Beethoven’s “missing” piano sonatas: the three Kurfürstensonaten, WoO 47

Beethoven’s 32 piano sonatas have been declared “The New Testament” of solo keyboard music, with Bach’s Well-Tempered Clavier the “Old Testament”.
What even some longterm Beethoven aficionados are unaware of (as was I, to my great shame) is that the canonical count of 32 (beginning with Op. 2 Nr. 1 in F minor, and ending with Op. 111 in C minor) excludes several juvenile works that Beethoven didn’t feel merited an Opus number.

Much has — rightly — been made of Mozart being a child prodigy at composition. Beethoven is often cited casually as a “late bloomer” in comparison, as he was in his mid-twenties when Three Piano Trios, Op. 1 and the Op. 2 piano sonatas were published. Yet at age twelve and thirteen, he wrote three piano sonatas dedicated to his first patron, the Kurfürst [i.e., Prince-Elector] of Cologne, Prince-Bishop Maximilian Friedrich von Königsegg-Rothenfels. These are known among musicologists as the Kurfürstensonaten, and numbered WoO 47: WoO stands for Werk ohne Opuszahl [work without an opus number] in German, but can conveniently be read as “without Opus” by English speakers.

They are clearly juvenile works, but already harbingers of the greatness that is to come. Particularly WoO 47 Nr. 2 in F minor floored me when I first heard it: one can hear foreshadowing of some elements of the later Pathetique Op. 13 in the related key of C minor (which has one “flat” fewer). I am obviously not the first, and won’t be the last, to note that Beethoven often gravitated to C minor and F minor (or their relative majors Eb and Ab, respectively) for his most “Sturm und Drang” works.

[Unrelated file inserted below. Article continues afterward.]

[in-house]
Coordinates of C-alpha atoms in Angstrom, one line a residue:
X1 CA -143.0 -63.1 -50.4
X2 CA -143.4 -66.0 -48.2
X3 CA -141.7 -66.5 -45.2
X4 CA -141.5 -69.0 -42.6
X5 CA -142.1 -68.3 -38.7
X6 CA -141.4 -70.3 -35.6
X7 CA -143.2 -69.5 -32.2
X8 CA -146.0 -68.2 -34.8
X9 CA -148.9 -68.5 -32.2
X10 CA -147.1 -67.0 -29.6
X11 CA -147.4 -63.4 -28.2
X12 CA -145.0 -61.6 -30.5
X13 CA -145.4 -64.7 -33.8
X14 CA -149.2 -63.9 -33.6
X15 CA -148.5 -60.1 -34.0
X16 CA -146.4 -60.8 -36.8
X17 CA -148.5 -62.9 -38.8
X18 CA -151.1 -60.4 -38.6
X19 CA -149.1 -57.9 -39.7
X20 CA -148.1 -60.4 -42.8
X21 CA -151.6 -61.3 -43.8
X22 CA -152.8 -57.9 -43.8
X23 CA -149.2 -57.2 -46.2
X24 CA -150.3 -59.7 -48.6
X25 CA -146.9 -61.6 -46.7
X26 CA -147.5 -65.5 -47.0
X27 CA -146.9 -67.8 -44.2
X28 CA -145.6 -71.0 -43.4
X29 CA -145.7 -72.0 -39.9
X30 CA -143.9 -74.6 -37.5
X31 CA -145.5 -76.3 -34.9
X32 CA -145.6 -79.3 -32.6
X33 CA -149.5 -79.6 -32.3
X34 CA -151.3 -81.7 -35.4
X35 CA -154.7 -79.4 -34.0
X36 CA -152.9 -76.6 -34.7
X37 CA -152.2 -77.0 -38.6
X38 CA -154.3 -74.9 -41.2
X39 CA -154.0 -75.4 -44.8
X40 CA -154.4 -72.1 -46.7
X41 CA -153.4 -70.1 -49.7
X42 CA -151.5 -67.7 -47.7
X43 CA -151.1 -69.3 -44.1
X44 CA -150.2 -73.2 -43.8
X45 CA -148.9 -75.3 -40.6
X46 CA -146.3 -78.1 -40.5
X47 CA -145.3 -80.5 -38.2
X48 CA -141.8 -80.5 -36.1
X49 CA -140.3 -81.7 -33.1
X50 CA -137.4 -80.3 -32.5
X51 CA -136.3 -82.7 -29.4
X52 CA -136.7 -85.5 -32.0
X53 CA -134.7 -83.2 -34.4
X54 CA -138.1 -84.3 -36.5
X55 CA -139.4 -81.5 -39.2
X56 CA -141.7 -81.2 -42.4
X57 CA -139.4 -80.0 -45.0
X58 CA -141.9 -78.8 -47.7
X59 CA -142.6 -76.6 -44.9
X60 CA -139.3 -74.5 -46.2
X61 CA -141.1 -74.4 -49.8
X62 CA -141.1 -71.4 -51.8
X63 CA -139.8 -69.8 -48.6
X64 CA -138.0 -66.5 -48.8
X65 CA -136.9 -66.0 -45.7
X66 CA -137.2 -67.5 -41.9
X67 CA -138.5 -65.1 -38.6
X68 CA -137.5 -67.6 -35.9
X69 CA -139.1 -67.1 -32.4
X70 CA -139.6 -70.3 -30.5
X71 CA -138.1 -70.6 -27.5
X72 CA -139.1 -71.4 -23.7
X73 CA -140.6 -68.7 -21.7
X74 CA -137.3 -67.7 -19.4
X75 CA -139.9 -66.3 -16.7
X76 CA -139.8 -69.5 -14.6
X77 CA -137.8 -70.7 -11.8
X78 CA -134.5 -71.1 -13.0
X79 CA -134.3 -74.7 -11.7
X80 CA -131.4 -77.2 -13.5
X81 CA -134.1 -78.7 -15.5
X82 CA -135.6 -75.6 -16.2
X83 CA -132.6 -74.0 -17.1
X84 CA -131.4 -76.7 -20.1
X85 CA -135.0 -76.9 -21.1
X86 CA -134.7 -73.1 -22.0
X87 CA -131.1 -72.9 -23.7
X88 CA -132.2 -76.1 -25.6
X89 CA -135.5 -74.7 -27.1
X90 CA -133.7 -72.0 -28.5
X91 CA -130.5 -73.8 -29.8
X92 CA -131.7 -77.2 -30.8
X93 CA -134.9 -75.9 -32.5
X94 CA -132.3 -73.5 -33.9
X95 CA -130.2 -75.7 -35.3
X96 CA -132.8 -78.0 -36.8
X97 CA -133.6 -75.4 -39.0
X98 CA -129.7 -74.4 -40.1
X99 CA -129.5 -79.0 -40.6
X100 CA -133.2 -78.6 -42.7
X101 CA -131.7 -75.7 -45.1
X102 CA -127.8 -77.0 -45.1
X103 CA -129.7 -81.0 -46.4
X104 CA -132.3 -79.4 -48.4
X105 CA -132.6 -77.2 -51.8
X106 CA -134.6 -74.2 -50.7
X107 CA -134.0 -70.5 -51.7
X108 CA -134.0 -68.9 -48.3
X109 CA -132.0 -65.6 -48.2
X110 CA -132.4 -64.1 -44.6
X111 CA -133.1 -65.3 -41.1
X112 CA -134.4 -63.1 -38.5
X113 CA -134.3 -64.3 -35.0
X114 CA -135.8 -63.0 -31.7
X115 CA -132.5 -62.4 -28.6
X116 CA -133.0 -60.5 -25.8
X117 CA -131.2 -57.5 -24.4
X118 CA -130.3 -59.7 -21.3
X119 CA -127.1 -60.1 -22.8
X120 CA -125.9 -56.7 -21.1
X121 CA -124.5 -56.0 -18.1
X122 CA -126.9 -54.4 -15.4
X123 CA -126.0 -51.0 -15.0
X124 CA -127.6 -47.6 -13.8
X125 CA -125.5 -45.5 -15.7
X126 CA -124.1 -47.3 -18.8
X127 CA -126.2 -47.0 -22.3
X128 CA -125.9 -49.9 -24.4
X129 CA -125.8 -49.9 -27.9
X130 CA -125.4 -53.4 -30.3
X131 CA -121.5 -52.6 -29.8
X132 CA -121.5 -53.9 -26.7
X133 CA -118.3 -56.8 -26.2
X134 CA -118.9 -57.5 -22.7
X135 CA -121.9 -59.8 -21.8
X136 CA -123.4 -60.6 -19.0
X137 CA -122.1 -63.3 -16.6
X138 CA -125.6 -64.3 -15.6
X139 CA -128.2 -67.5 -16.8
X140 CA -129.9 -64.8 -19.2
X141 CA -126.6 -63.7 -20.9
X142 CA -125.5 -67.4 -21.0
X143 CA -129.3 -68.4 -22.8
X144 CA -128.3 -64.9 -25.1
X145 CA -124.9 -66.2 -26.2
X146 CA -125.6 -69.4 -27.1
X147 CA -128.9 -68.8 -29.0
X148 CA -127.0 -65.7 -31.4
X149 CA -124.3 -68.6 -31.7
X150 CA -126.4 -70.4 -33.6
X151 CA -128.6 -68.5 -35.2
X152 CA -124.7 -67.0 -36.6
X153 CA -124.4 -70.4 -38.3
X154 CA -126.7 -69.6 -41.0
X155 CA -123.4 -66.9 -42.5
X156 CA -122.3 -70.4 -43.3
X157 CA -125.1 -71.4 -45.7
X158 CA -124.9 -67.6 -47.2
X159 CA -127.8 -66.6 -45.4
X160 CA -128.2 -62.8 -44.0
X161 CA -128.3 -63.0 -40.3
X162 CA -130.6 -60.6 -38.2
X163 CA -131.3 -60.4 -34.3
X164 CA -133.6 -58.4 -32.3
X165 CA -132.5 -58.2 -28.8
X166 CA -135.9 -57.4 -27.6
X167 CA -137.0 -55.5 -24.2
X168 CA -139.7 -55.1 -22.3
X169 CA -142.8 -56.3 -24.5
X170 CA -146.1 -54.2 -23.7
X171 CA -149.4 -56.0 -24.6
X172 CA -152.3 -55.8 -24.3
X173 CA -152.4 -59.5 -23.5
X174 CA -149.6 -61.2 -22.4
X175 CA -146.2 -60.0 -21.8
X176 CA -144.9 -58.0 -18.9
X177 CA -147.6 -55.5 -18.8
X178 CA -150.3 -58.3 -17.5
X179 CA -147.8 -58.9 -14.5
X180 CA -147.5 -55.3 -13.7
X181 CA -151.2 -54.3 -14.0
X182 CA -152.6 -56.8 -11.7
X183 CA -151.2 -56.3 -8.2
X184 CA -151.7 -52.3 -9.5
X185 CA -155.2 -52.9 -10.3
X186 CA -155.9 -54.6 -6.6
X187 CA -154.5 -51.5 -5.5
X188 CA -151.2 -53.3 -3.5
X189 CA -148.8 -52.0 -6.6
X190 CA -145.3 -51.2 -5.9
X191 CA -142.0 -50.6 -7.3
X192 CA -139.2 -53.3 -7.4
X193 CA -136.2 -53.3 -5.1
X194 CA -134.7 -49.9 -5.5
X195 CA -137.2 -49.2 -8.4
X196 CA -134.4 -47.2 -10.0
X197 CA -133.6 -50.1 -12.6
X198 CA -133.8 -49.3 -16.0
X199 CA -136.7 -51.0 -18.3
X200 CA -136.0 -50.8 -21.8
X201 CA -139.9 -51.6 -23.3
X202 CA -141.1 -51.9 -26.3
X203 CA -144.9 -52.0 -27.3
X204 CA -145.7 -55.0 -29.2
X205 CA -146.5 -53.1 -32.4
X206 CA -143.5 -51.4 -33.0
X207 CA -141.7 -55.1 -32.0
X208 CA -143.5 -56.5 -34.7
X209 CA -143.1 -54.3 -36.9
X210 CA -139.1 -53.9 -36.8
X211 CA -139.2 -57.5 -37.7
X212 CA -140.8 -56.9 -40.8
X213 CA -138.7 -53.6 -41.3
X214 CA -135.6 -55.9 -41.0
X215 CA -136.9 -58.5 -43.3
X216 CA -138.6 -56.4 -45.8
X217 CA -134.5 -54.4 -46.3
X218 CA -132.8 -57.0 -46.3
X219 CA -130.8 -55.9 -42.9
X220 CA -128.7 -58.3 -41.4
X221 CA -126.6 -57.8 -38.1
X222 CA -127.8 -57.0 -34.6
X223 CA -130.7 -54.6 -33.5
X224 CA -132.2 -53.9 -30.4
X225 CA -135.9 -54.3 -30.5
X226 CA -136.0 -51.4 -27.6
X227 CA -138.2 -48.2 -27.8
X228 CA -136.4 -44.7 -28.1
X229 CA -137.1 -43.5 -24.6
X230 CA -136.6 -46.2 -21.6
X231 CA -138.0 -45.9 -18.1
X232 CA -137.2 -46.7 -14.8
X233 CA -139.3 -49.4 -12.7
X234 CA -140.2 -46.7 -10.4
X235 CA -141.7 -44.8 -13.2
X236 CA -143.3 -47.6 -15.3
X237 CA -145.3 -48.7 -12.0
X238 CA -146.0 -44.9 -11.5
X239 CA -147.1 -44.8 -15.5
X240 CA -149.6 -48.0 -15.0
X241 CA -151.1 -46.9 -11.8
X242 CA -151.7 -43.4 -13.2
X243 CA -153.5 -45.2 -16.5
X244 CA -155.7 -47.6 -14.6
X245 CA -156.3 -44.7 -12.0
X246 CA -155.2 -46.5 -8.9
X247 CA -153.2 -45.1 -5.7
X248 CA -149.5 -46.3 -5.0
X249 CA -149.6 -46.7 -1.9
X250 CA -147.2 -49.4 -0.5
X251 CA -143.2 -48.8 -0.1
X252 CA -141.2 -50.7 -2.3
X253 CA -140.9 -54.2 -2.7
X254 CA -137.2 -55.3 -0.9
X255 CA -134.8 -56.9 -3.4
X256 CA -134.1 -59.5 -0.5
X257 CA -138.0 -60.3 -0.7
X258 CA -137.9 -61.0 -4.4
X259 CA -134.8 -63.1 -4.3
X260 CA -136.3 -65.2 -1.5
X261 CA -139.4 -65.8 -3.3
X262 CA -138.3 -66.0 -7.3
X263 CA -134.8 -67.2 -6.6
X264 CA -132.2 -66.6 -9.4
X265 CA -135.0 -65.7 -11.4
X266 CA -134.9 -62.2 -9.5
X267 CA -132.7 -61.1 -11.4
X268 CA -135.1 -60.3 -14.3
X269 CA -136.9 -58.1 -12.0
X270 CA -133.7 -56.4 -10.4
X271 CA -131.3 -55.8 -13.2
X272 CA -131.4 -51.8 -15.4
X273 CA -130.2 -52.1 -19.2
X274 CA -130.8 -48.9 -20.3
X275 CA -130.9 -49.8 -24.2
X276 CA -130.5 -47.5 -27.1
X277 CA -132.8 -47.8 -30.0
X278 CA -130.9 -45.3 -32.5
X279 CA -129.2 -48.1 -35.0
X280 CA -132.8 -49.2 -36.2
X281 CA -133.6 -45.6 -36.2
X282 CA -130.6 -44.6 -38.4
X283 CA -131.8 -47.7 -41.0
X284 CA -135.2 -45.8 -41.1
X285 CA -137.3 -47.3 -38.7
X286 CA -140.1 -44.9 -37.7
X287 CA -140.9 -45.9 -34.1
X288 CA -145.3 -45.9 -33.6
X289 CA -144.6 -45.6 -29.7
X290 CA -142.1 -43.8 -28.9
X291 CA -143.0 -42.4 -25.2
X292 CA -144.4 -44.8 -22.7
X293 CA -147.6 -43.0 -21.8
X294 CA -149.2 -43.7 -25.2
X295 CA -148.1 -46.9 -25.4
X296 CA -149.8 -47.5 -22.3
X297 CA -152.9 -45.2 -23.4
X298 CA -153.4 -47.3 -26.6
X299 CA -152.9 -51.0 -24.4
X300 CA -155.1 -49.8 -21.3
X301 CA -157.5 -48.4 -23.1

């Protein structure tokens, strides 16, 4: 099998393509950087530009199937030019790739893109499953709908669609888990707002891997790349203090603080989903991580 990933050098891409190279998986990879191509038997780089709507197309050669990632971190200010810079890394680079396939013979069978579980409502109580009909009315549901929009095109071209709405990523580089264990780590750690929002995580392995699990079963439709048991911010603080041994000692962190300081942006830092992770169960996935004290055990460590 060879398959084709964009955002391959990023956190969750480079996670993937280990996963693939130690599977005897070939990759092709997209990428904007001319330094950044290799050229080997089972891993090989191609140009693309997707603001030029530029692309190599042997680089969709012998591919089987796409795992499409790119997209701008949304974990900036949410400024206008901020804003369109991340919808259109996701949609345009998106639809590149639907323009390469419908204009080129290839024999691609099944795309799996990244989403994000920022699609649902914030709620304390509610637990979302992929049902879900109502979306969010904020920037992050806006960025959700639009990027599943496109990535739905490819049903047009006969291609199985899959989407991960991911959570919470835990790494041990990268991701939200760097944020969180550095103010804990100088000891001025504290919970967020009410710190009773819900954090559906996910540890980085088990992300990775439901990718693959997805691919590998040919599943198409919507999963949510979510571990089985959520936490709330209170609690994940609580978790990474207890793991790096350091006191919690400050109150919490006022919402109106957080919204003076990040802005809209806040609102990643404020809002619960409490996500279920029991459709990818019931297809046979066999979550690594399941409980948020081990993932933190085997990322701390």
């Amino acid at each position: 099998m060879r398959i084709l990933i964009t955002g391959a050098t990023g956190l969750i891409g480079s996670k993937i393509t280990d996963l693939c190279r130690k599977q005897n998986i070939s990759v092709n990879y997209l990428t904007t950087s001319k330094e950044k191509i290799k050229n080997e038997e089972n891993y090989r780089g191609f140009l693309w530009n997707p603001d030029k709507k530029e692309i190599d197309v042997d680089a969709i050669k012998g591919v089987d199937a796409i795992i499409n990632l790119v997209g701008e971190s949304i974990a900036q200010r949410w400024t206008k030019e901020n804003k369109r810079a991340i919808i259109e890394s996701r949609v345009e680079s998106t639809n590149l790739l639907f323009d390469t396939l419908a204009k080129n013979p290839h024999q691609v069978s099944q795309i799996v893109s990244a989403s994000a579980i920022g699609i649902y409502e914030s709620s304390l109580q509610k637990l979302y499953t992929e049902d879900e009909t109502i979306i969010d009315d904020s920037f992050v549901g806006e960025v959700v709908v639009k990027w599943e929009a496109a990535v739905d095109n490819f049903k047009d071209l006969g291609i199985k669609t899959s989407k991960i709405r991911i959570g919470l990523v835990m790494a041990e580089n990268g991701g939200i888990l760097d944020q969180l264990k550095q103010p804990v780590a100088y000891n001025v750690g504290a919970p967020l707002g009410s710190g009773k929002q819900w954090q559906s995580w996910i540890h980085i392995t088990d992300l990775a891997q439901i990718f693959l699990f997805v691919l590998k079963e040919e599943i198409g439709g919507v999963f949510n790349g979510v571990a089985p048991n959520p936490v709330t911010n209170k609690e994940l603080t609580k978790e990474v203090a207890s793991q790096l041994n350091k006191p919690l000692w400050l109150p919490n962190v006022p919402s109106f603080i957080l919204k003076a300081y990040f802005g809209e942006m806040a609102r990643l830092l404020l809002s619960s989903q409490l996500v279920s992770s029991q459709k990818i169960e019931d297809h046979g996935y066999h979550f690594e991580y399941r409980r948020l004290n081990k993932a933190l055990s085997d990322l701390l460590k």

WoO 47 No 2 in F minor, performed by Mikhail Pletnev

I won’t deny that Op. 2 No. 1 in the same key — written when Beethoven was twice as old, and dedicated to his composition teacher Joseph Haydn — is a much more mature work, but this doesn’t stop me from enjoying this early work.

A lighter side of young Beethoven comes out in WoO 47 No. 3 in D major.

Enjoy!

RIP Stanislav Petrov, “The Man Who Saved The World”

NPR (via Instapundit) has a long and well-written article about the demise (not previously reported) of a Soviet missile control officer who probably prevented a nuclear world war in 1983.

My brief summary: Podpolkovnik [Lt. Col.] Stanislav Petrov was on duty that night at a missile defense monitoring station, watching out for launches of American nuclear ICBM (intercontinental ballistic missiles).

That night, suddenly the computer howled an alarm that five missiles had been launched. Estimated time to impact: 20 minutes. 
He was to pass the warning up the chain of command, which would have led to a mass launch of Soviet nuclear ICBMs, and World War Three.

Petrov sensed something wasn’t adding up.

He had been trained to expect an all-out nuclear assault from the U.S., so it seemed strange that the satellite system was detecting only a few missiles being launched. And the system itself was fairly new. He didn’t completely trust it.

So instead of doing what he had been ordered, he ordered a check for computer malfunction. If his hunch was wrong, he’d have lost precious minutes for a preemptive retaliatory strike — “get the missiles off before the rockets impact on the launchers”.

But sure enough, there had been a malfunction.

He was given a reprimand for falsifying his logbook, but not otherwise punished. Presumably even his superiors realized how close the world had been to nuclear conflagration had it not been for Petrov’s cool-headed judgment.

Petrov’s actions were the subject of a 2015 docudrama, presented by Kevin Costner: “The Man Who Saved The World” :
https://www.imdb.com/title/tt2277106/?ref_=fn_al_tt_1

But Petrov never considered himself a hero: 
“That was my job,” he said. “But they were lucky it was me on shift that night.”

By coincidence (the incident wasn’t reported in the media at the time), Iron Maiden’s 1984 album “Powerslave” contained a song about a near-miss nuclear standoff: “Two Minutes To Midnight”. Let me end with that, and salute Podpolkovnik Petrov.